I believe in the power of music as an art form to create a space for people to communally experience empathy. Classical music is a field that historically began in Europe, but I find it vital to think about the future of classical music. How do we serve our communities? How do we serve our art form? Commuting in New York City, I see the global community in a single subway car. How does classical music reflect, include, and give voice to all of these life experiences?
Violinist Jennifer Koh speaks with great clarity. She and I are sitting in her living room, the faint sound of traffic a gentle reminder of the city. We’ve been talking about commissioning and programming as advocacy for diversity over the past several days, and I’ve been bouncing some ideas off of her for this series. I’m nervous—as I always am before my writing is published—and her encouragement to speak about these issues is centering. She continues:
It is our responsibility as artists to advocate for artists and composers who happen to be women or people of color. I feel that we as artists and as an industry need to model and advocate for our entire community. And frankly, diversifying programming is the only way that classical music will survive. If our programming does not reflect the diversity of our society, then we are not serving our community and by extension, we are actively making ourselves irrelevant to society.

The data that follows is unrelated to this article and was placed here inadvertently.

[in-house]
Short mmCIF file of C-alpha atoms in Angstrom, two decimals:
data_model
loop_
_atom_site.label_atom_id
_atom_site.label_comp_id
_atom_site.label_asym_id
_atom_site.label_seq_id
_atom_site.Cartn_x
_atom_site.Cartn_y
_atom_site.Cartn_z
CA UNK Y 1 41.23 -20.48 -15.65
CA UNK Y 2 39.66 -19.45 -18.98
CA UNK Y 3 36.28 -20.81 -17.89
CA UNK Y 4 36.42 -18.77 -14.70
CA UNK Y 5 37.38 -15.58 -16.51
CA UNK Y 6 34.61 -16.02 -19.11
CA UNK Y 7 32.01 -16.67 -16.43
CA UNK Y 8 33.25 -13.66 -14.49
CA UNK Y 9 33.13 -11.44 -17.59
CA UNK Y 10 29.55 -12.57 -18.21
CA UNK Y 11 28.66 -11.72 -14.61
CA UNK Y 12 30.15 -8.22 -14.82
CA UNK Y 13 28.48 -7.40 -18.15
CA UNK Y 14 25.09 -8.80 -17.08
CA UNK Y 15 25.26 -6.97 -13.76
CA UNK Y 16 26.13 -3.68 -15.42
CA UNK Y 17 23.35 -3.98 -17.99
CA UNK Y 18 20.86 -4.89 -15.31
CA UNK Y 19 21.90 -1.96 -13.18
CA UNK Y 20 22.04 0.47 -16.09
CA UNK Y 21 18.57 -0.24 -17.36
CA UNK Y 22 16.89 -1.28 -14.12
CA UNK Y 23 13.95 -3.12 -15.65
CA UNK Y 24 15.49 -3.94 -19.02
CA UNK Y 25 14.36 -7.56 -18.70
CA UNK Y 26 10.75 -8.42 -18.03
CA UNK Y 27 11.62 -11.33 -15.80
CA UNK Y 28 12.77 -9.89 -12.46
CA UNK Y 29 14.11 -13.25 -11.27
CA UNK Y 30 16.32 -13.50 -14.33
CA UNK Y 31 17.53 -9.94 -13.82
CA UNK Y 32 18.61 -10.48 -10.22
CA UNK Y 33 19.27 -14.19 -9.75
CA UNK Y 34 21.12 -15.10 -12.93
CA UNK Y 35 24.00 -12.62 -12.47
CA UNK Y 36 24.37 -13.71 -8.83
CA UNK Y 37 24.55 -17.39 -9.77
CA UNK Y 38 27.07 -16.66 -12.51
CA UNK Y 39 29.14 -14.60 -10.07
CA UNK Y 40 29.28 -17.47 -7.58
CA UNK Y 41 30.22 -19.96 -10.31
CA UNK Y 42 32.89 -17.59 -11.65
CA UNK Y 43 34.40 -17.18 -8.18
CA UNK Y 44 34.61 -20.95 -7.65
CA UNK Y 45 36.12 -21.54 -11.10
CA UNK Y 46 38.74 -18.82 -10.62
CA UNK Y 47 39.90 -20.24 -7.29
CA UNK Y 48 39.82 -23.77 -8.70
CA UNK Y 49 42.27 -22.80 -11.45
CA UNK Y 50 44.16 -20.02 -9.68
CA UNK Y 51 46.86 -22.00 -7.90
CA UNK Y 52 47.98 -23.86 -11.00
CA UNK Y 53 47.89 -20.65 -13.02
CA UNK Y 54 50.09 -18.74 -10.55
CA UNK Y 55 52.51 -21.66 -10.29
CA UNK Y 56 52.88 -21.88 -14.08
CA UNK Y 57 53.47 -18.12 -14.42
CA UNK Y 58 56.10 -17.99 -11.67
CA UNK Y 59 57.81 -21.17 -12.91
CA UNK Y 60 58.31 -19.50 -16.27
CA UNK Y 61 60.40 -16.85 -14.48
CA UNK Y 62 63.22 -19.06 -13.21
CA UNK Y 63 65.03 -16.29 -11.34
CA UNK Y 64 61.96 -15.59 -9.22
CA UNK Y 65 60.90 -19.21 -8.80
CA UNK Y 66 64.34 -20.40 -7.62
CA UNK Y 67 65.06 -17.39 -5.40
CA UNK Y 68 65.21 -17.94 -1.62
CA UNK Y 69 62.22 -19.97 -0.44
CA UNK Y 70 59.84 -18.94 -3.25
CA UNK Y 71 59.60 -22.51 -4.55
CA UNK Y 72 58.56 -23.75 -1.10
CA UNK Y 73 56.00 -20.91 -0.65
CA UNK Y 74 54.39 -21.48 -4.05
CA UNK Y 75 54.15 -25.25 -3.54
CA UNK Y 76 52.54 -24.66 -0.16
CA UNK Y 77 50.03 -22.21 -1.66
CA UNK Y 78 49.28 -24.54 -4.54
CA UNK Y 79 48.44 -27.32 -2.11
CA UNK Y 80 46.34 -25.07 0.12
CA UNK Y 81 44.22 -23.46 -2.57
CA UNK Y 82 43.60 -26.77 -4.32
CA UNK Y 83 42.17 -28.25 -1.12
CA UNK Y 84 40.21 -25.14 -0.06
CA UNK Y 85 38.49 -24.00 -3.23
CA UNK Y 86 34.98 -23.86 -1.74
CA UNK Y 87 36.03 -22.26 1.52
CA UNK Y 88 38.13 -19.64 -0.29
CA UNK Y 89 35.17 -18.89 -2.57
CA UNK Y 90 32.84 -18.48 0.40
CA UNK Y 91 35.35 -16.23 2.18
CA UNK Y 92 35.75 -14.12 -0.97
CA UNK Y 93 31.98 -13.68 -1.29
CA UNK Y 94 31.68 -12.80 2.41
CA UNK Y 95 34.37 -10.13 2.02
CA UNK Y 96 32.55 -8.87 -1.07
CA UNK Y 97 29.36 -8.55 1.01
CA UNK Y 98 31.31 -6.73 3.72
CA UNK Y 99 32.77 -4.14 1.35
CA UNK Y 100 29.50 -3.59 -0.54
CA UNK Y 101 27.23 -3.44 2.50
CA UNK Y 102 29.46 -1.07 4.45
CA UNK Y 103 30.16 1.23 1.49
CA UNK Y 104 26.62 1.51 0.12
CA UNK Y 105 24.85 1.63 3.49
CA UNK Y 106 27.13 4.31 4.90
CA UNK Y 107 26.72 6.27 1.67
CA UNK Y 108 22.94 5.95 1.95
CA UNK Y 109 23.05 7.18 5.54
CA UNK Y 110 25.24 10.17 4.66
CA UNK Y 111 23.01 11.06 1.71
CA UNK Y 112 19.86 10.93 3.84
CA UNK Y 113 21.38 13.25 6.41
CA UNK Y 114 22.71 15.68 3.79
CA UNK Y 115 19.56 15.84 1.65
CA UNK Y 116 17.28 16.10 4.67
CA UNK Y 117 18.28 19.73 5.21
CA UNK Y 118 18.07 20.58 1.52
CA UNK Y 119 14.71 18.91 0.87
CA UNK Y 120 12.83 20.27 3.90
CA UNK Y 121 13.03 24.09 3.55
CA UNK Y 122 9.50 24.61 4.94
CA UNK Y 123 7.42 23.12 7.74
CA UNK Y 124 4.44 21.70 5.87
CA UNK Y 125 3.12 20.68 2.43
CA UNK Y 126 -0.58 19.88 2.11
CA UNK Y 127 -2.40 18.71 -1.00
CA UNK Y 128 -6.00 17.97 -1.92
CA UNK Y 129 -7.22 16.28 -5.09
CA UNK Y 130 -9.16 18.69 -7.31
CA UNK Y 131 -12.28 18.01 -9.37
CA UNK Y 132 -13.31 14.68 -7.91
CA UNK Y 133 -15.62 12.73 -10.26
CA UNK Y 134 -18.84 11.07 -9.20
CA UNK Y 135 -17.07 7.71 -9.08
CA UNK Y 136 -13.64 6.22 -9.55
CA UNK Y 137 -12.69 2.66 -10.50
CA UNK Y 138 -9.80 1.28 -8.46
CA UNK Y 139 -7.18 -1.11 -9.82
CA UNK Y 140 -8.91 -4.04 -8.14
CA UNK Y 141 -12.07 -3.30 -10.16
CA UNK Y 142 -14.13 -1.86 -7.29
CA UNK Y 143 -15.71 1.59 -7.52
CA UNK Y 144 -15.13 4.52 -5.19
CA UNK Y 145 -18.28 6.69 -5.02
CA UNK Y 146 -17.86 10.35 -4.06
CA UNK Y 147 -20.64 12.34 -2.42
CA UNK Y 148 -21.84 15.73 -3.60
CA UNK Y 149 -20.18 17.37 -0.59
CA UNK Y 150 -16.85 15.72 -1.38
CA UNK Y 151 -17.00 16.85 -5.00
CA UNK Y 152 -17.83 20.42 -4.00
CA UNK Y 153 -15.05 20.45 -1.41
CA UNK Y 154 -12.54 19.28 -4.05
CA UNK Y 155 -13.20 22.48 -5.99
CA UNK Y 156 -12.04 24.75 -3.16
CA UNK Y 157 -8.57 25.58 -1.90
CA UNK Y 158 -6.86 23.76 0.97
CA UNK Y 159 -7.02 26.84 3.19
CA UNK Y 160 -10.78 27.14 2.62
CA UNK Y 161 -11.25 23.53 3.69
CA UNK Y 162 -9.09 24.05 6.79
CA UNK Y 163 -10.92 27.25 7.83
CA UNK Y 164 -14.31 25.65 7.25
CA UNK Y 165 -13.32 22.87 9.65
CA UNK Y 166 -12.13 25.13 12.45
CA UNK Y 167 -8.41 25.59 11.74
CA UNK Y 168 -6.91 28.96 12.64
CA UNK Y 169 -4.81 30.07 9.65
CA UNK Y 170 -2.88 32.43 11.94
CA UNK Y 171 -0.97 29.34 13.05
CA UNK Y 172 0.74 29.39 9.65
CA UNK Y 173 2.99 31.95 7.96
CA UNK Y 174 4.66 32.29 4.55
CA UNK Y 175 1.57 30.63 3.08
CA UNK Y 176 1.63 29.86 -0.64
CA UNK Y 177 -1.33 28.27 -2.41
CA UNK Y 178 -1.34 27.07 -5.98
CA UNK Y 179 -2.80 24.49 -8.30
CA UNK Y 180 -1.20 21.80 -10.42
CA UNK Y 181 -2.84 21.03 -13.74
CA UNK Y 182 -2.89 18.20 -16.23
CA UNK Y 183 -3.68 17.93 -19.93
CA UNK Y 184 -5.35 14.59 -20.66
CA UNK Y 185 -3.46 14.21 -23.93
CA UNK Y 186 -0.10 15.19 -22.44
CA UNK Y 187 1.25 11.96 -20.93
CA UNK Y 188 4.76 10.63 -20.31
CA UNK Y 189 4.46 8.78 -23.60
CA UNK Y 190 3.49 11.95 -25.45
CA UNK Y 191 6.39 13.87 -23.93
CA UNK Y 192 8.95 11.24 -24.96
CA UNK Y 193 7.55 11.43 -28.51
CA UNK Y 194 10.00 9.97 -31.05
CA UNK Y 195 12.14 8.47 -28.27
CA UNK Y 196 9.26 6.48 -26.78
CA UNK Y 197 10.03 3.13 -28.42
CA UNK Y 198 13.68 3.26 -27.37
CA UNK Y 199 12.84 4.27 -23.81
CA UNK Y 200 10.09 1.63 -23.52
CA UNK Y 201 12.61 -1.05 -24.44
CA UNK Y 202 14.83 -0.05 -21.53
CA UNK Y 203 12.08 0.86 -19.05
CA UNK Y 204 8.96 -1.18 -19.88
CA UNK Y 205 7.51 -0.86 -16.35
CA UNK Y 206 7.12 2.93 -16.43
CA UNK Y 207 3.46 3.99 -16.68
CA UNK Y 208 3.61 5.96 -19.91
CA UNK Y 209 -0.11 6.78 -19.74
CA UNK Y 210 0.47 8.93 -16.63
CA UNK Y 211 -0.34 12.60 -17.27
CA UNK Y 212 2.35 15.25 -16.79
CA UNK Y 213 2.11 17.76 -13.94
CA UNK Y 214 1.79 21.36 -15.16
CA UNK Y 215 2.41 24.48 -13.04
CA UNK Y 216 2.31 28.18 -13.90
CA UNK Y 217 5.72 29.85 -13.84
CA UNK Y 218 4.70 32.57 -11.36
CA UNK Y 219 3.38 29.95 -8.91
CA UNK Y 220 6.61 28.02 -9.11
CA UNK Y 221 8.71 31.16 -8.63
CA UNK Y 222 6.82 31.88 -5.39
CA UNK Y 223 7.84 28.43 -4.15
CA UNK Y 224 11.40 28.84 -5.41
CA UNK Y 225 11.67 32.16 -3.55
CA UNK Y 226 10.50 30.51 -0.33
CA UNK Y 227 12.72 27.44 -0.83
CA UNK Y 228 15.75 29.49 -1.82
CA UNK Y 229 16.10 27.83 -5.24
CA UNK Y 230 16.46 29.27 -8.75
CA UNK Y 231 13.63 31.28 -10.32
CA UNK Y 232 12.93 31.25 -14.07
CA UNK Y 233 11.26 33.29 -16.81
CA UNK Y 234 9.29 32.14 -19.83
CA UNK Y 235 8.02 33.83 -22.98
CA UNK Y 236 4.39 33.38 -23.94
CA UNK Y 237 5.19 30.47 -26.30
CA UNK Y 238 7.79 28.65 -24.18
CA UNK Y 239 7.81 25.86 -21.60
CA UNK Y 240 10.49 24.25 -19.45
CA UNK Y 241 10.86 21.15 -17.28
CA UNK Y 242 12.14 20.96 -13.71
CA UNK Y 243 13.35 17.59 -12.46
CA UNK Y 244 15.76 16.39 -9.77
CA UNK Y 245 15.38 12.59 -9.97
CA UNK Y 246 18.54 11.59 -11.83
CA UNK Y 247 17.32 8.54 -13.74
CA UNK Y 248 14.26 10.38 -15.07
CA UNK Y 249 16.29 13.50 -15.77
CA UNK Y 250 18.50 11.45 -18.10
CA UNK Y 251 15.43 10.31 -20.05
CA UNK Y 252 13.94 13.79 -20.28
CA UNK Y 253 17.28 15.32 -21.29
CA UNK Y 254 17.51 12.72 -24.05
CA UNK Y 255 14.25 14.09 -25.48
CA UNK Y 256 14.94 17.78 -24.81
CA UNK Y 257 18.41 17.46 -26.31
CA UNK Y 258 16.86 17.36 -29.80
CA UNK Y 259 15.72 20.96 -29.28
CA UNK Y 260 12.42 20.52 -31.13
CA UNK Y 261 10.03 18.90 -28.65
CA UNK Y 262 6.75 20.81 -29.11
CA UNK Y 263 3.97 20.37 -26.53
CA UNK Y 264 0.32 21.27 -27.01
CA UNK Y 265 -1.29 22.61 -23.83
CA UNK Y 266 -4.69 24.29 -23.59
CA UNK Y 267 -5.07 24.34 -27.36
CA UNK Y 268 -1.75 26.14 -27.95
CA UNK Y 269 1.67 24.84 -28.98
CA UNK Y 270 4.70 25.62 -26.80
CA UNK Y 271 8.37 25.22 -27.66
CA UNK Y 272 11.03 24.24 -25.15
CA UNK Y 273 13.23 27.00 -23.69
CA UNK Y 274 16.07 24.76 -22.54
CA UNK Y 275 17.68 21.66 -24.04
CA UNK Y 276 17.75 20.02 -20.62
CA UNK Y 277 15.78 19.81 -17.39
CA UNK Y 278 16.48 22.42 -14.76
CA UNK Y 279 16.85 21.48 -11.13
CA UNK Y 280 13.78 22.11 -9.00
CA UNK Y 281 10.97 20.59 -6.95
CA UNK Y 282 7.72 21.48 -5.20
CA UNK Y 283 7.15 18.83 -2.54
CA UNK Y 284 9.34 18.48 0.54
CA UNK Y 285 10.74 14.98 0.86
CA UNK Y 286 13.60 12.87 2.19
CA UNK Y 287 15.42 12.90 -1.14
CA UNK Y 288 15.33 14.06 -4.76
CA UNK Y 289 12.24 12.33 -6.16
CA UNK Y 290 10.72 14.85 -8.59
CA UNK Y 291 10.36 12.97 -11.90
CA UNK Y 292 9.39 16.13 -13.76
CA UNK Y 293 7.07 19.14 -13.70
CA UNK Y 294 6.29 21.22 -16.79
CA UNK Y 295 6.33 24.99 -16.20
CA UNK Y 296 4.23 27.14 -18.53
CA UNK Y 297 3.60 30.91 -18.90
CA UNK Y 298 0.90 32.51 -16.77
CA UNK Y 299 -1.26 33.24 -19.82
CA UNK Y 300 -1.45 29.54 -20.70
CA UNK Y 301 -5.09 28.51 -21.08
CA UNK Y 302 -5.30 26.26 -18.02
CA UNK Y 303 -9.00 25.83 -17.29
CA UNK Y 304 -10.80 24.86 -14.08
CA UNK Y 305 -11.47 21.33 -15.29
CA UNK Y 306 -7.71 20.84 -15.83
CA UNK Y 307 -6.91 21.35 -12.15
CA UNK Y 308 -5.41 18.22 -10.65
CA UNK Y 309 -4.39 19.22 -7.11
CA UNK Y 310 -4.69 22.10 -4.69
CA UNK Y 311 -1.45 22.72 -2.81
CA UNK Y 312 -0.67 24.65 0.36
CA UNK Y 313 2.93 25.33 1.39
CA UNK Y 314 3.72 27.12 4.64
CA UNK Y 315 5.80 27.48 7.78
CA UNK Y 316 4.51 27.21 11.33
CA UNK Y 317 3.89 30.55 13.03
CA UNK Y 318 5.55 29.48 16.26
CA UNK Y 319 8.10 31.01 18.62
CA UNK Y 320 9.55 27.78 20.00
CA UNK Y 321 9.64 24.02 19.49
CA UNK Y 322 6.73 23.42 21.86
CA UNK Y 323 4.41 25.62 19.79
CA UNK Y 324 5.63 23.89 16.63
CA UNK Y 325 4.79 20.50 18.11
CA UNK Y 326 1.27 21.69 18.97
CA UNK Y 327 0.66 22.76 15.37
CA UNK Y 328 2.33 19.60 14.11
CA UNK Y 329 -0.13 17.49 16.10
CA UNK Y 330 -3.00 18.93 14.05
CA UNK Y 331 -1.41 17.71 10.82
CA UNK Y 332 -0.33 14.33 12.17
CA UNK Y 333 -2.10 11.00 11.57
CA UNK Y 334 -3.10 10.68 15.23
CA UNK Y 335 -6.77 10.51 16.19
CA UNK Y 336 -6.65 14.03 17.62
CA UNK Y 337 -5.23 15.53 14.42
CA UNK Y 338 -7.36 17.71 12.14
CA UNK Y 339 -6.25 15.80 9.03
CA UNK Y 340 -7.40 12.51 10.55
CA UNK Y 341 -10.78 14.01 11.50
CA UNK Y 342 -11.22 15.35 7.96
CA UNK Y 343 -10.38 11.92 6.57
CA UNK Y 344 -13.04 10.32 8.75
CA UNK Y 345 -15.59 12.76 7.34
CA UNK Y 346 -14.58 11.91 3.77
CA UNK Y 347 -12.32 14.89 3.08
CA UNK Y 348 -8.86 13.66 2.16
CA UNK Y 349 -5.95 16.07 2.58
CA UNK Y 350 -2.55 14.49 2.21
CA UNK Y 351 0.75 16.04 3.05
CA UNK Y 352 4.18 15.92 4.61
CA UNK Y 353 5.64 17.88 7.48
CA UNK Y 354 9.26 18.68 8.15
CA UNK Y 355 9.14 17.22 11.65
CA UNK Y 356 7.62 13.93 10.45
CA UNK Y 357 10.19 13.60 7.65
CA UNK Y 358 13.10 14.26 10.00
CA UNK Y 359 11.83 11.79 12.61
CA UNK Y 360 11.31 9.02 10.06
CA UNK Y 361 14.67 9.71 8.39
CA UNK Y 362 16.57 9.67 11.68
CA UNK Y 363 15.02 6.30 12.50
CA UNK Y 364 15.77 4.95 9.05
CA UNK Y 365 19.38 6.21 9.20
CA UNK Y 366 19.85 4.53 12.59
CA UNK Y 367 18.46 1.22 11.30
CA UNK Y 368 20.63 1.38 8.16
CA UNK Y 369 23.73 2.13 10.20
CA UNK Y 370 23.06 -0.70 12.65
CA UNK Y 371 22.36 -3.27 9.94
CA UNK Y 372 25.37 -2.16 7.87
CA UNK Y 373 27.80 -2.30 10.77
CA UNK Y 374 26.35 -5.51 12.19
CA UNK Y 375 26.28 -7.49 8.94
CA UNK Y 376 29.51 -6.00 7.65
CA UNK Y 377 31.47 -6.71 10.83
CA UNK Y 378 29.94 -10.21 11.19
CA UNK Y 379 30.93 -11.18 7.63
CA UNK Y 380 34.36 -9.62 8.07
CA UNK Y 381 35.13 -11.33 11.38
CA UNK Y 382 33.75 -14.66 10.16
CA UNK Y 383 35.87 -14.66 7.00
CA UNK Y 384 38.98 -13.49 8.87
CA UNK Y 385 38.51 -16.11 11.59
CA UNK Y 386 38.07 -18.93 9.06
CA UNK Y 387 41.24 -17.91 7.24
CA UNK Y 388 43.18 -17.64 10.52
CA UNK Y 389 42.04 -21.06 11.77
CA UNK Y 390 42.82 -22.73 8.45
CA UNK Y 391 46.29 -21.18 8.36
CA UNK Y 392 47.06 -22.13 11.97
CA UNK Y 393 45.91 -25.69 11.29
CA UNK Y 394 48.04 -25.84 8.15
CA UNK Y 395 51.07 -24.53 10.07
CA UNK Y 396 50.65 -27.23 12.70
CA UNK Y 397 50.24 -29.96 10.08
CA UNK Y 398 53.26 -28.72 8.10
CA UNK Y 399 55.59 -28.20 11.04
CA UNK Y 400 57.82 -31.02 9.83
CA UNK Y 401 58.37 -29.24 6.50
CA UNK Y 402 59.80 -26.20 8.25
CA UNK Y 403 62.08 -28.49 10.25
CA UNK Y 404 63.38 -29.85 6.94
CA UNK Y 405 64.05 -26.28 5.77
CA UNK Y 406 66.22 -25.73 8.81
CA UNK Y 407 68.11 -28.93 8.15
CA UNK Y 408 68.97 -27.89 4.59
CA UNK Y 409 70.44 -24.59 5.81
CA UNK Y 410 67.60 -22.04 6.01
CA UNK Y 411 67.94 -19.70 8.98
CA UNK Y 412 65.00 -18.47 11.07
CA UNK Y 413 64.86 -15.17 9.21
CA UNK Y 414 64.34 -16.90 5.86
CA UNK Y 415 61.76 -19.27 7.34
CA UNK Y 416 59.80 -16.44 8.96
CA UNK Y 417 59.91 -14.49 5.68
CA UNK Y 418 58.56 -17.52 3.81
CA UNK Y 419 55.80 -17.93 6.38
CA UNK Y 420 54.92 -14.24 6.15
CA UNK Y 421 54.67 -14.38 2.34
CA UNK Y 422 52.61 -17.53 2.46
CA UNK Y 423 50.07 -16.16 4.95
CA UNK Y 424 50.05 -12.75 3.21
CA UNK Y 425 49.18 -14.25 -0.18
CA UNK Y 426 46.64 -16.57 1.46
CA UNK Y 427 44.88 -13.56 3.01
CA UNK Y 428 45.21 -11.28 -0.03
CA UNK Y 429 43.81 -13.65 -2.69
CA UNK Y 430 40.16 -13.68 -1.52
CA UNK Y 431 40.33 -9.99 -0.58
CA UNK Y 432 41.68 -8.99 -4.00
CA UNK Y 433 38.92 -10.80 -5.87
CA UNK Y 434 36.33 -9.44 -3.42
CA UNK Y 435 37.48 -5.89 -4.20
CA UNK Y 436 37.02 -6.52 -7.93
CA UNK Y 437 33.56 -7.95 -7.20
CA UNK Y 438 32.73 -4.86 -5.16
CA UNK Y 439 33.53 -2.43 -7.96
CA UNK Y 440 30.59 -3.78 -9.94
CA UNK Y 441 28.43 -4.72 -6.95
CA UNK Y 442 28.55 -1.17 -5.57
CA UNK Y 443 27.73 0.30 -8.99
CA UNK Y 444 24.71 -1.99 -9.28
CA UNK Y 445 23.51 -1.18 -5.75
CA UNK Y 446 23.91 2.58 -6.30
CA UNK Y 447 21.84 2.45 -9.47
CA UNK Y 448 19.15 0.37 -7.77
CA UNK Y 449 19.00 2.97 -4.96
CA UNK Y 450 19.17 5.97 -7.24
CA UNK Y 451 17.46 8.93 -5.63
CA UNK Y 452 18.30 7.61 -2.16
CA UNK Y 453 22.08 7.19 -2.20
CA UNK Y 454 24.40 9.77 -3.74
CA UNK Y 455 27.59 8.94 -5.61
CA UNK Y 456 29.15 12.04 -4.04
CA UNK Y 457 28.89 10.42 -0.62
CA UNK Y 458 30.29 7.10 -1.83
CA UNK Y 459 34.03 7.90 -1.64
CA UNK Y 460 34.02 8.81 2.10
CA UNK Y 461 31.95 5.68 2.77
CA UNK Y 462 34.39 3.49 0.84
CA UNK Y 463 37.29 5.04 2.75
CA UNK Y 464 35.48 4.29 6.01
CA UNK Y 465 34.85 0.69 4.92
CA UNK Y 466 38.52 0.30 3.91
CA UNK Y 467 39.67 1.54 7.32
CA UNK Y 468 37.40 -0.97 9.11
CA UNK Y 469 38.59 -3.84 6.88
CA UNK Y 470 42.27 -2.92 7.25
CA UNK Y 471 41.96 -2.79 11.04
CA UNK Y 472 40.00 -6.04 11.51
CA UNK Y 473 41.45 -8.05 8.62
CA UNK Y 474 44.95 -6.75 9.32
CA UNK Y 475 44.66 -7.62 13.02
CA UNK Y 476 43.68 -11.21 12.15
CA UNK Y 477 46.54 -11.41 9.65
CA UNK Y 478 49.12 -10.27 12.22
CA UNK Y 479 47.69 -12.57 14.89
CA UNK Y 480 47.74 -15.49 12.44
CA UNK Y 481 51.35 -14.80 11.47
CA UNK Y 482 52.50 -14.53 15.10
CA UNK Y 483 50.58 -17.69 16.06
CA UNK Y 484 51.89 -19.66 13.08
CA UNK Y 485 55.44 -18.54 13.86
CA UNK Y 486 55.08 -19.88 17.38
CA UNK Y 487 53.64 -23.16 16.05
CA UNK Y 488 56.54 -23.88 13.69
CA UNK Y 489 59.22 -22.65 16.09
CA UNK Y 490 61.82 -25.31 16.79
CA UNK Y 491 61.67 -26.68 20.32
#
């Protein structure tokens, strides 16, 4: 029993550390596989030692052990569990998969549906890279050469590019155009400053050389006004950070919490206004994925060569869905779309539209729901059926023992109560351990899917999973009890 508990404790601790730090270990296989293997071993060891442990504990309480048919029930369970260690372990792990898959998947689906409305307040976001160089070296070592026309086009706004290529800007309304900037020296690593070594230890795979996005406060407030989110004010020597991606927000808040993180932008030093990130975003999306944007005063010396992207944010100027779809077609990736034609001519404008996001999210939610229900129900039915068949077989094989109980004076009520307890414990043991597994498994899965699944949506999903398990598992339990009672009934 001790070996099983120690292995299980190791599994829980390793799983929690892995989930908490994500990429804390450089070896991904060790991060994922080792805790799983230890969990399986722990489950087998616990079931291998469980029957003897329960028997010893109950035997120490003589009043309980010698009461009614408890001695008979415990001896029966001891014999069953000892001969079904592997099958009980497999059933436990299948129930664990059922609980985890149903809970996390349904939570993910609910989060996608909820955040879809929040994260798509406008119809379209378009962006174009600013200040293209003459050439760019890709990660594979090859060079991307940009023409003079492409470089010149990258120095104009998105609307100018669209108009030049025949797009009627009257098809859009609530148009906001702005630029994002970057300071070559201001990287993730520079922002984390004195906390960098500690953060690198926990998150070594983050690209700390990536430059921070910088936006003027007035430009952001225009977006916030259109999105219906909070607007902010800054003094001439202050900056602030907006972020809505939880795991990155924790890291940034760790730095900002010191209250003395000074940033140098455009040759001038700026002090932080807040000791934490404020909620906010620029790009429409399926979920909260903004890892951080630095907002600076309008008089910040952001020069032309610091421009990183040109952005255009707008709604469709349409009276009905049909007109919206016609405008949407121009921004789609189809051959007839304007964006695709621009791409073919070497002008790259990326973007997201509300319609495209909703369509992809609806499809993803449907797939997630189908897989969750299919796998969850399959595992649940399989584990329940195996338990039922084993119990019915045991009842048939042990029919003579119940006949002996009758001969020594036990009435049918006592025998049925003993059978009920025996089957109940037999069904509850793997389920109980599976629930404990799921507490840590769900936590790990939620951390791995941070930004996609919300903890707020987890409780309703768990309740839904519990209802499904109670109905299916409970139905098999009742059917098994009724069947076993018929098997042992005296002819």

In this series on curriculum diversity, I’ve discussed how stereotype threat impedes performance, and suggested that students need role models and precedents to fight that threat. I interviewed various scholars, performers, and educators to show examples of people who are creating resources to help build curriculum diversity. As stated in the previous posts, many of these scholars noted that in order to make curriculum relevant to our students and our communities, we need to not only help them find role models, but also give them permission to achieve. In this final installment of the series on building curriculum diversity, I focus on how the inclusion of achievements by musicians that reflect the students’ racial and gender diversity empowers this younger generation of musicians to have permission to be successful.